Campus Minister with Cru at Stanford University, Associate Faculty in Christian Ethics at Fuller Theological Seminary
“Stress from uncertainty simply wears people down. Individuals feel helpless, hopeless, and depressed. They become ambivalent and anxious. Family functioning suffers as decisions are put on hold, daily tasks are ignored, and fighting and rifts take place. Resiliency erodes as rituals and celebrations are cancelled. In such cases, individuals, couples, and families experience temporary shutdown. This is a crisis and, because it breaks down coping skills, it becomes traumatic as well.” (Pauline Boss, Loss, Trauma, and Resilience, 38)
There is a kind of loss that is uncertain because it gets absorbed into something greater. A missed “First Prom,” a cancelled season, a postponed graduation; the death of someone we love, the security of our health, a Zoom wedding, a lost job, etc.
With loss comes grief; with uncertainty comes doubt; and with crisis comes change. And it doesn’t seem much like a linear process: One day grief, one day hope, one day doubt. Every day hoping that tomorrow might bring some better news.
So we wanted to write about this kind of ambiguous loss—to “stumble through this together”—we are friends talking about the reality of how this global pandemic is impacting us and the people we love. We want to write and try to do art as a way to acknowledge the emotions that come with our uncertainty; a way to name the losses and stresses no matter how small or big they might feel; and to work at finding resiliency and hope. And we think others are going through similar things so we are “writing out loud” in case our conversation might be helpful.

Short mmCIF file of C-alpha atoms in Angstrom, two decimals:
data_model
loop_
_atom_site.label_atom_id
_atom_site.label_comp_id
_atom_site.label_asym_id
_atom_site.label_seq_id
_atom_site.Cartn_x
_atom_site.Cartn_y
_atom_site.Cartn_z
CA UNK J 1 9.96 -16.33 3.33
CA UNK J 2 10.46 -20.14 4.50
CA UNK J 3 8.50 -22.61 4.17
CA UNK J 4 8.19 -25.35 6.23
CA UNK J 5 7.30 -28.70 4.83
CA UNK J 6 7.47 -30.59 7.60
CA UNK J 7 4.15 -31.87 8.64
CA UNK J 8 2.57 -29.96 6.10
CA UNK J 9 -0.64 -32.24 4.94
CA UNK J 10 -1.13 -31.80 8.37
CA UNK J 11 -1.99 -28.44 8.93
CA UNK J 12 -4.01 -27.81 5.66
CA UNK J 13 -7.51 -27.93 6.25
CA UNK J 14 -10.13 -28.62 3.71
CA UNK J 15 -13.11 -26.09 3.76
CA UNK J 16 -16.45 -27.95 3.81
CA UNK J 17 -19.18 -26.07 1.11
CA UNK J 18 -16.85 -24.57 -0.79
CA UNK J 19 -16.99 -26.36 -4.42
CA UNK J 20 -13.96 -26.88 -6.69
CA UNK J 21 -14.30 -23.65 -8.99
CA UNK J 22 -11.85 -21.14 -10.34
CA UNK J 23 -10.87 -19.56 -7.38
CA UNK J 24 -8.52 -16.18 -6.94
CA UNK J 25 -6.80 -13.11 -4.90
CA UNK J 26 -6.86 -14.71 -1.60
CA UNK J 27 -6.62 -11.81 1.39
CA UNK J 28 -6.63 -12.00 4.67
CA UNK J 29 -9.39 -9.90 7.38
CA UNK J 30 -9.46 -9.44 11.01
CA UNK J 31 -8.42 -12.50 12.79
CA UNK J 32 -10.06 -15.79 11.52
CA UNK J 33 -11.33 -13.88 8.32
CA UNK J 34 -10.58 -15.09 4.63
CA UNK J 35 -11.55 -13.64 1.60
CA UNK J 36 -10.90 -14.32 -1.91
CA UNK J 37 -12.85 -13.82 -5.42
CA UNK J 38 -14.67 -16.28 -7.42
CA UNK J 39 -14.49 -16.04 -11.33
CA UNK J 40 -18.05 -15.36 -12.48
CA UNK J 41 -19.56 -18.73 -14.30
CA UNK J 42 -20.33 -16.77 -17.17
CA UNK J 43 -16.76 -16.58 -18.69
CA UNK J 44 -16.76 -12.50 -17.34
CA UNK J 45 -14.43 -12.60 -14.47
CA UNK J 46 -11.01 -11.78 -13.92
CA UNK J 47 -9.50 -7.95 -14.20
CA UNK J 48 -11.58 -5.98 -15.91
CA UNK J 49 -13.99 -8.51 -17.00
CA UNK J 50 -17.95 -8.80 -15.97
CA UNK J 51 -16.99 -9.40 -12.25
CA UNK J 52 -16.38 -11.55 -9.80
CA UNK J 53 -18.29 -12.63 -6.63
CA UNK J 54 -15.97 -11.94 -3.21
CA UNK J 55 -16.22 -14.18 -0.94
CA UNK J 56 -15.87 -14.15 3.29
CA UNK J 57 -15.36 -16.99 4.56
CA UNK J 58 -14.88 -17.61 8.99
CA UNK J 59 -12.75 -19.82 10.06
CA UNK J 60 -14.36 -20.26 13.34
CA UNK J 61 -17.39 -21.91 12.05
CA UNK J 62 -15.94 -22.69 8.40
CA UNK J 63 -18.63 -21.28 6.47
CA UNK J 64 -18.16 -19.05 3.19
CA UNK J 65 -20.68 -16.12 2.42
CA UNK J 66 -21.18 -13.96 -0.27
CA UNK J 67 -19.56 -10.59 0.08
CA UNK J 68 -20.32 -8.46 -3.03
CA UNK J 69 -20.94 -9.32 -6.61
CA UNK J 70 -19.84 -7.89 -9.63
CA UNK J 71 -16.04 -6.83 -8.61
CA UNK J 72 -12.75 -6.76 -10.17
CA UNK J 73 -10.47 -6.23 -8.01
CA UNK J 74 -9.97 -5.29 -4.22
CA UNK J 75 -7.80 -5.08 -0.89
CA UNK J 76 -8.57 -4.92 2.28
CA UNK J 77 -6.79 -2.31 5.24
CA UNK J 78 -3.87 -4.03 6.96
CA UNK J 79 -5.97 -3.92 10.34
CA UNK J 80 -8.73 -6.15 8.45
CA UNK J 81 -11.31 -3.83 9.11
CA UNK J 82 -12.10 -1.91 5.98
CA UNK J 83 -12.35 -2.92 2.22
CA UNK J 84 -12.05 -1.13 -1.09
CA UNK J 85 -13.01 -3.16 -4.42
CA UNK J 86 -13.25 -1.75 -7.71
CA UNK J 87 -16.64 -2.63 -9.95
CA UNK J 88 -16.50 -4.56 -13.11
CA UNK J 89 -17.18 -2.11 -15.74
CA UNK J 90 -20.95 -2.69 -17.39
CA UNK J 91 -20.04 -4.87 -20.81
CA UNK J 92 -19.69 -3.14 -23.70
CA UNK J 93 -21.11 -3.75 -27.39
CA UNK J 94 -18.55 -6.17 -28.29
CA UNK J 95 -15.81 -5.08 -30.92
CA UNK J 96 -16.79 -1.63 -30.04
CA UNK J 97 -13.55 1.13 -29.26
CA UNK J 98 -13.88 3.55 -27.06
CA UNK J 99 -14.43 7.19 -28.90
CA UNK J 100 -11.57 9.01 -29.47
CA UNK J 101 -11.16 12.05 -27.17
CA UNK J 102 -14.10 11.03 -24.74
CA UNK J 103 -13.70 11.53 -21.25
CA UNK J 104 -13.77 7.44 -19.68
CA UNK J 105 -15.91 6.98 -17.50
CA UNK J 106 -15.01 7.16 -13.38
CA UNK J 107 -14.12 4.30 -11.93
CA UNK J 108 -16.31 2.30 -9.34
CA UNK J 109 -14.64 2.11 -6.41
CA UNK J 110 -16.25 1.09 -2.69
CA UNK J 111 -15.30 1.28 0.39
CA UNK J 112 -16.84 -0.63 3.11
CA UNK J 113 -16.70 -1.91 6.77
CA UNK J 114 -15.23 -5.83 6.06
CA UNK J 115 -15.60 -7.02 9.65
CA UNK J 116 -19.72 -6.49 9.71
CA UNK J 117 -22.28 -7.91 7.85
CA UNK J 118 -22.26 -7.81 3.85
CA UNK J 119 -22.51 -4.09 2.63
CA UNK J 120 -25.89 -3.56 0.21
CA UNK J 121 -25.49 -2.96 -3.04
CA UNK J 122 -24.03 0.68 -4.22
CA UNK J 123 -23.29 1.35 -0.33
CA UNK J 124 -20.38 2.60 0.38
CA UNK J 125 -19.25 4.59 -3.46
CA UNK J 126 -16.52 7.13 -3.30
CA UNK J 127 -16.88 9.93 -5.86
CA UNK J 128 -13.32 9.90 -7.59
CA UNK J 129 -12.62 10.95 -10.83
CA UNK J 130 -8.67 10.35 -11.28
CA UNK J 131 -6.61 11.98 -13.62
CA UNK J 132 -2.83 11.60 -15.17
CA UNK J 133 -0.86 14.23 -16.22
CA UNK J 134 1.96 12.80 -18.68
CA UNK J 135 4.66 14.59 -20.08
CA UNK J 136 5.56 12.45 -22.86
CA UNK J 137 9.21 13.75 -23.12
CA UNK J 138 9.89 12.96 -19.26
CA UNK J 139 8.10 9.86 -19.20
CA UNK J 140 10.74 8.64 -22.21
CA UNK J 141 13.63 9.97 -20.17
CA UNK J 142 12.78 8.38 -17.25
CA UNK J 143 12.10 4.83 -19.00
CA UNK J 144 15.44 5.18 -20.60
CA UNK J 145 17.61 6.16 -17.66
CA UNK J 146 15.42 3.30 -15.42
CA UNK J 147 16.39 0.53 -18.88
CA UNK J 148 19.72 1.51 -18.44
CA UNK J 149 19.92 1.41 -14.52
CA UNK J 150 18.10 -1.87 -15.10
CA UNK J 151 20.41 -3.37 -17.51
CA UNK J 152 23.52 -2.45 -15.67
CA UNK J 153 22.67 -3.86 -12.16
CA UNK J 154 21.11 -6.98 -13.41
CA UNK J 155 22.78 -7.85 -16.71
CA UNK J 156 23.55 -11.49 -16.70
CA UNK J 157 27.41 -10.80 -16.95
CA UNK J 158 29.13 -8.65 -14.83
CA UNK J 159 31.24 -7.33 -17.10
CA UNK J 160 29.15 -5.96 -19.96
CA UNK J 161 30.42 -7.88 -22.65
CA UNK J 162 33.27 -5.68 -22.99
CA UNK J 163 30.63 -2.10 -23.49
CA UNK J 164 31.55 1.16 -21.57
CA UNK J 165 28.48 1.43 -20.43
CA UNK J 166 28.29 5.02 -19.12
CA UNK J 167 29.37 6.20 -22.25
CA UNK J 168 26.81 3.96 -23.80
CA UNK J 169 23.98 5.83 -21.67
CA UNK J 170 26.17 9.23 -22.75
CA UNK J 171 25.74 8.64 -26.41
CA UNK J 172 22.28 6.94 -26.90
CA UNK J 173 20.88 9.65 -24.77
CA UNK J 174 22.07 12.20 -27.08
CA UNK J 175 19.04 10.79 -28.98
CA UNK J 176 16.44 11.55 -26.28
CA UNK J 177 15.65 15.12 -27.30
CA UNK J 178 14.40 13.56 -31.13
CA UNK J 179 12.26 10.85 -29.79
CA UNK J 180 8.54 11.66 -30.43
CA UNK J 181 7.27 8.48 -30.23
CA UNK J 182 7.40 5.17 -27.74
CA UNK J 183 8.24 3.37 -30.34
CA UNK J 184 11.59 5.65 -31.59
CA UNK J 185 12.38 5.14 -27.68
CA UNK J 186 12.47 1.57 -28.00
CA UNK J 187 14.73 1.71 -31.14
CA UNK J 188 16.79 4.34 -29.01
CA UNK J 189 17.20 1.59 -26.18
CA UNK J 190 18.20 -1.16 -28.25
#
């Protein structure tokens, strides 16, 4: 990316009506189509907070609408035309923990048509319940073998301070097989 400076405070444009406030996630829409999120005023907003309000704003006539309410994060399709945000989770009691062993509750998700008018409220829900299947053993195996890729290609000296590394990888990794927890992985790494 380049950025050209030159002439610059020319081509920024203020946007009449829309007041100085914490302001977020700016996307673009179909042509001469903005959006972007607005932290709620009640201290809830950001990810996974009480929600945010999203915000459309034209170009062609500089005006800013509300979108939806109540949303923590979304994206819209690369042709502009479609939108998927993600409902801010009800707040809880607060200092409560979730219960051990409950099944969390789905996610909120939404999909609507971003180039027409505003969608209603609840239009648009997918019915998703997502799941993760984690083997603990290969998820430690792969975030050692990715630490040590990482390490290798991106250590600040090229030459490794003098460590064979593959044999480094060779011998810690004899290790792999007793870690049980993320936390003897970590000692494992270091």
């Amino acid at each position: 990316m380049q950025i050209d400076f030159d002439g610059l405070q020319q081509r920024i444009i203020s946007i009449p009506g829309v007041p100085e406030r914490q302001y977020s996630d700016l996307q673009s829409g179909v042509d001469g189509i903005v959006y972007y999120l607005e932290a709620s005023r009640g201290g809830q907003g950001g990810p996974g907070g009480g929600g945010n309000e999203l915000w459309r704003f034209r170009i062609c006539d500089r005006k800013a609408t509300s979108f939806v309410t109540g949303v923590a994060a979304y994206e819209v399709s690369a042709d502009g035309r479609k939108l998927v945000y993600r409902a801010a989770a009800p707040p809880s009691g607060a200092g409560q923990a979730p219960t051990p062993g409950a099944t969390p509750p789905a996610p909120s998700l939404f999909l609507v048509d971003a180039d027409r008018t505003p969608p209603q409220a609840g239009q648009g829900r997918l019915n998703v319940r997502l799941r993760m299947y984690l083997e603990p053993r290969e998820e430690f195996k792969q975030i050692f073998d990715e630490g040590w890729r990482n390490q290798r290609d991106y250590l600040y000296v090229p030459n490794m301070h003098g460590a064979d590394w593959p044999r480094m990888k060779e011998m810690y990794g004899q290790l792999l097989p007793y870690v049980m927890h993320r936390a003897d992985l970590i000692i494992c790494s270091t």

We want to try to be artful and real; to not have to always know or say the right answer; to be able to hit or miss on some things. To try stuff even if it doesn’t always have meaning.
Day 1: Wrestling with Worry
I don’t really worry about catching Covid-19 myself…I don’t get sick very often and have been pretty careful and sometimes I think things like, “It won’t happen to me, or I’ll be ok if it does.” But I do worry about my family. I worry about my grandma—she’s 94–she had to “shelter in place” in December before it was a normal part of our vocabulary. A different virus, the Noro Virus, swept through her assisted care facility in Montana. She has some signs of dementia (she has good days and bad days) and after two weeks being all cooped up, she decided to get out. They found her wandering outside in 9 degree weather without a jacket. She had packed some clothes and some chocolate chips into the basket of her walker. I cry and laugh writing this and then I feel sorry, I cry because another “shelter in place” might push her further into dementia (it is as we speak) and the possibility of losing her. I laugh because of all the memories and who she was…and also, why chocolate chips? And that sums it up for me: I am trying to keep up with all the emotions that I’m feeling through Covid-19—Frustrated, Mad; Worried, Sad; Indifferent, Rebellious; Happy, Helpless, Privileged, Guilty…the list could go on—I am not always great at articulating how I am feeling.
There is a verse in the Scriptures that keeps running through my mind when these emotions sneak up on me.
I guess I take this to mean being present with whatever emotions I’m feeling; and be present with whatever emotions someone else is feeling (even if they are different than mine—that seems tricky). I also take it to mean that there aren’t really “wrong” emotions to be feeling. They just are. I don’t want to worry about worrying too much and I don’t want to feel guilty about feeling guilty. I just want to acknowledge the reality that some days are better than others. And that what I am feeling (whatever it might be for that day) says something about loss, or stress, or hope, or meaning, or something else I’m not quite aware of.
Here is one of my favorite articles on worry and anxiety that I’ve read recently. Laura is a friend, a great writer, and someone who actually recognizes what she is feeling and talks about it in a real way.
Photography by Bonnie Sanders